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Use of Food for Special Medical Purposes in Areas of Paediatric Dietetics: A Double-Edged Sword?

Elements of enteral tube feeding in paediatric dietetics have vastly changed over several decades, from the labour-intensive practice of blending eggs, milk and chicken in the early days, to the introduction of commercial formulations in the 80s. The extensive range of commercial formulations including oral nutrition supplements and tube feeds available today (known as food for special medical purposes (FSMPs)), have been developed from extensive research into the functional properties of ingredients and nutrient profiles for specific patient groups. As a result, dietetic management of faltering growth became more effective, precise, safe and allowed easier provision of nutrition support. For many children born prematurely, diagnosed with acute or chronic illness, or inborn errors of metabolism, FSMPs form part of lifesaving treatment and ensure adequate growth, nutritional status and quality of life, and their use is written into several disease-specific clinical guidelines, including NICE guidelines on faltering growth1. Sick children who require nutrition support and are breastfed are encouraged to continue supplementary feeds as breastmilk has many physiological and psychological advantages for the child and mother.

Large efforts to improve child health in the UK through active promotion of breastfeeding, as part of the UNICEF Baby Friendly Initiative (BFI), outline that healthcare professionals (HCPs) should not be enabled to attend study days sponsored by companies who manufacture breastmilk substitutes (BMS) 2. UNICEF define BMS as any product which replaces breastmilk for children up to the age of three years, including FSMPs. As a result, some professional bodies have outlined measures to decline sponsorship from BMS manufacturers. In view of the legislative laws that govern general infant formula, alongside BFI, the application of FSMPs in paediatrics is contained within a contentious space for some HCPs who manage both breastfed children (able to achieve nutritional requirements and have adequate growth) and sick children requiring nutrition support.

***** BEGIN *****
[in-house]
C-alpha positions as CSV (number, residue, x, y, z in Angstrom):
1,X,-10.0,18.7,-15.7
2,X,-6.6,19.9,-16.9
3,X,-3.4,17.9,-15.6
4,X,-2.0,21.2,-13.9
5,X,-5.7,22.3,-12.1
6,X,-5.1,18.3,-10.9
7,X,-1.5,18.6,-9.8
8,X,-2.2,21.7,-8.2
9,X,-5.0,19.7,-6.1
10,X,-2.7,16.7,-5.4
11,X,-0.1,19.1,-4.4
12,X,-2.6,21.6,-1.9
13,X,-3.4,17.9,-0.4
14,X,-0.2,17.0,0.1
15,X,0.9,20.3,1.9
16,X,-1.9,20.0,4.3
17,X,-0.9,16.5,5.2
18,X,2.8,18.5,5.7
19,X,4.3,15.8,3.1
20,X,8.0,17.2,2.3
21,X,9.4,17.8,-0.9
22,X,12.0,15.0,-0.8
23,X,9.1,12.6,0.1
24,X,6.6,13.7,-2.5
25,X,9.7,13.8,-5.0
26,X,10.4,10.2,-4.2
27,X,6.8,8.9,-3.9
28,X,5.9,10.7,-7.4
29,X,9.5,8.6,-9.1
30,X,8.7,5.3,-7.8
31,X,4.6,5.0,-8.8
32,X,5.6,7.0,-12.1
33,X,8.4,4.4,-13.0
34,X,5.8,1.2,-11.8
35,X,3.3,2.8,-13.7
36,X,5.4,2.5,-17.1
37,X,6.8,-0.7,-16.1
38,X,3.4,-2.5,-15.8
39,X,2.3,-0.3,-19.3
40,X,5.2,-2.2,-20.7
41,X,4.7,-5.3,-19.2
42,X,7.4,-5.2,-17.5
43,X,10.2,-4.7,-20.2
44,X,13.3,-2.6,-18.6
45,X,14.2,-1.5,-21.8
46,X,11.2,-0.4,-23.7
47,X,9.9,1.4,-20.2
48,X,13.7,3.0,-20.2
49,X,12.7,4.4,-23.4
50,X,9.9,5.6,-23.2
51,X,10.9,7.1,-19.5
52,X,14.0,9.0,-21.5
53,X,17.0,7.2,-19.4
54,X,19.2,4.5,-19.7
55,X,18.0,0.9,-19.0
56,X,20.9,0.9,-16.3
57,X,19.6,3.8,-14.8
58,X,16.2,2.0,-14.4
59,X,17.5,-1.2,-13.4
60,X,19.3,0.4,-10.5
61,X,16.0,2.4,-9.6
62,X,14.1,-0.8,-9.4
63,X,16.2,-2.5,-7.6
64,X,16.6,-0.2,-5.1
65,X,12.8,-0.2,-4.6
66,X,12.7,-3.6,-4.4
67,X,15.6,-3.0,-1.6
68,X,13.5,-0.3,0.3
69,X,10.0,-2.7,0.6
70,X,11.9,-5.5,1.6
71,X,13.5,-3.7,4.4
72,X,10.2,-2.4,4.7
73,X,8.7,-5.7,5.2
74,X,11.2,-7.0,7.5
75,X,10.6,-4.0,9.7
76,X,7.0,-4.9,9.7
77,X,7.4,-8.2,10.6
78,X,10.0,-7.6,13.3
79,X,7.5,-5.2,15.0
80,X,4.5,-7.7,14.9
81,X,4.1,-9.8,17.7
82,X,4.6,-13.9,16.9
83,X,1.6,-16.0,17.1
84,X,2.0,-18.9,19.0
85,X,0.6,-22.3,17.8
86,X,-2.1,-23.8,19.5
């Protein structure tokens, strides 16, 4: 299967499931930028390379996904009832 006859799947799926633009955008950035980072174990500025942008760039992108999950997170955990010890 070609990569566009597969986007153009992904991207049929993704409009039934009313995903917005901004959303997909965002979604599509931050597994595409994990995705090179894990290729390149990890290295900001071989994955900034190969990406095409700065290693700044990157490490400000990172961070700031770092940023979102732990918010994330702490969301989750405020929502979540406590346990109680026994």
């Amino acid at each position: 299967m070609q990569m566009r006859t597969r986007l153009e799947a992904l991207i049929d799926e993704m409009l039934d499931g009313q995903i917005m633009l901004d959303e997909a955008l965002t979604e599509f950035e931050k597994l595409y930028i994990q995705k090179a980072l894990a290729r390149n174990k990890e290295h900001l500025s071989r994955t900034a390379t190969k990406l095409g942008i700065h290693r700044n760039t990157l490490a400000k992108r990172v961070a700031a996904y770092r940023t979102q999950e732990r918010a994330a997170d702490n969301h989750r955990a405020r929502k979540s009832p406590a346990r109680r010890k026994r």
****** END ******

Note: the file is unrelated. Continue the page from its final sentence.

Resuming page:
Due to perceptions about the influence of BMS manufacturers and varied interpretations of BFI, HCPs tread tentatively across areas that provide opportunity to attend study days or collaboration, in fear of peer-to-peer judgement and breaching guidelines (perhaps poorly understood). Remaining clinically up to date about changes to paediatric FSMPs may already be challenging for some due to stark clinical pressures, little study time and low resource. Some local areas have taken measures against staff accepting sponsorship to attend scientific conferences, as well as attending industry-own and industry-sponsored events.

A lack of understanding may exist about FSMPs across the sector and its stakeholders, and the role of paediatric dietitians who make decisions based on best practice and evidenced-based guidelines. Dietitians have a duty of care for all patients and adhere to the HCPC and BDA code of conduct which is underpinned by placing the needs of the patient first, by practicing safe and effective care with integrity, honesty and openness. The BDA recently published guidelines for dietitians working with industry or promoting products, which are supportive of these activities within the code of conduct (HCPC, BDA and Advertising Standards Authority), and their recommendations include details on transparency and ethical decision making3.

The BDA Paediatric Specialist Group want to champion the force who work tirelessly to help better the lives of sick children which may often involve the use of FSMPs. The BDA Paediatric Specialist Group also recognise the great work of BFI and are engaging in collaborative work to develop better guidelines around the management of sick breastfed babies with increased requirements, and breastfeeding training that is built into the core of dietetics, that is continued throughout career.  

The BDA Paediatric Specialist Group welcomes any views on this matter from clinicians on the front line who feel challenged by local interpretations of policy so we can guide and support those in need to practice with confidence and without inappropriate challenge; a position statement is to be published by the group in due course.   

 

References:

  1. NICE: Faltering growth: recognition and management of faltering growth in children. https://www.nice.org.uk/guidance/ng75/resources/faltering-growth-recognition-and-management-of-faltering-growth-in-children-pdf-1837635907525. Accessed 7th September 2021.
  2. UNICEF: Working within the international code of marketing of breast-milk substitutes. https://www.unicef.org.uk/babyfriendly/wp-content/uploads/sites/2/2020/02/Health-Professionals-Guide-to-the-Code.pdf. Accessed 5th September 2021.
  3. BDA: Working with industry or promoting products – considerations for dietitian. https://www.bda.uk.com/resource/working-with-industry-or-promoting-products-considerations-for-dietitians.html. Accessed 8th September 2021.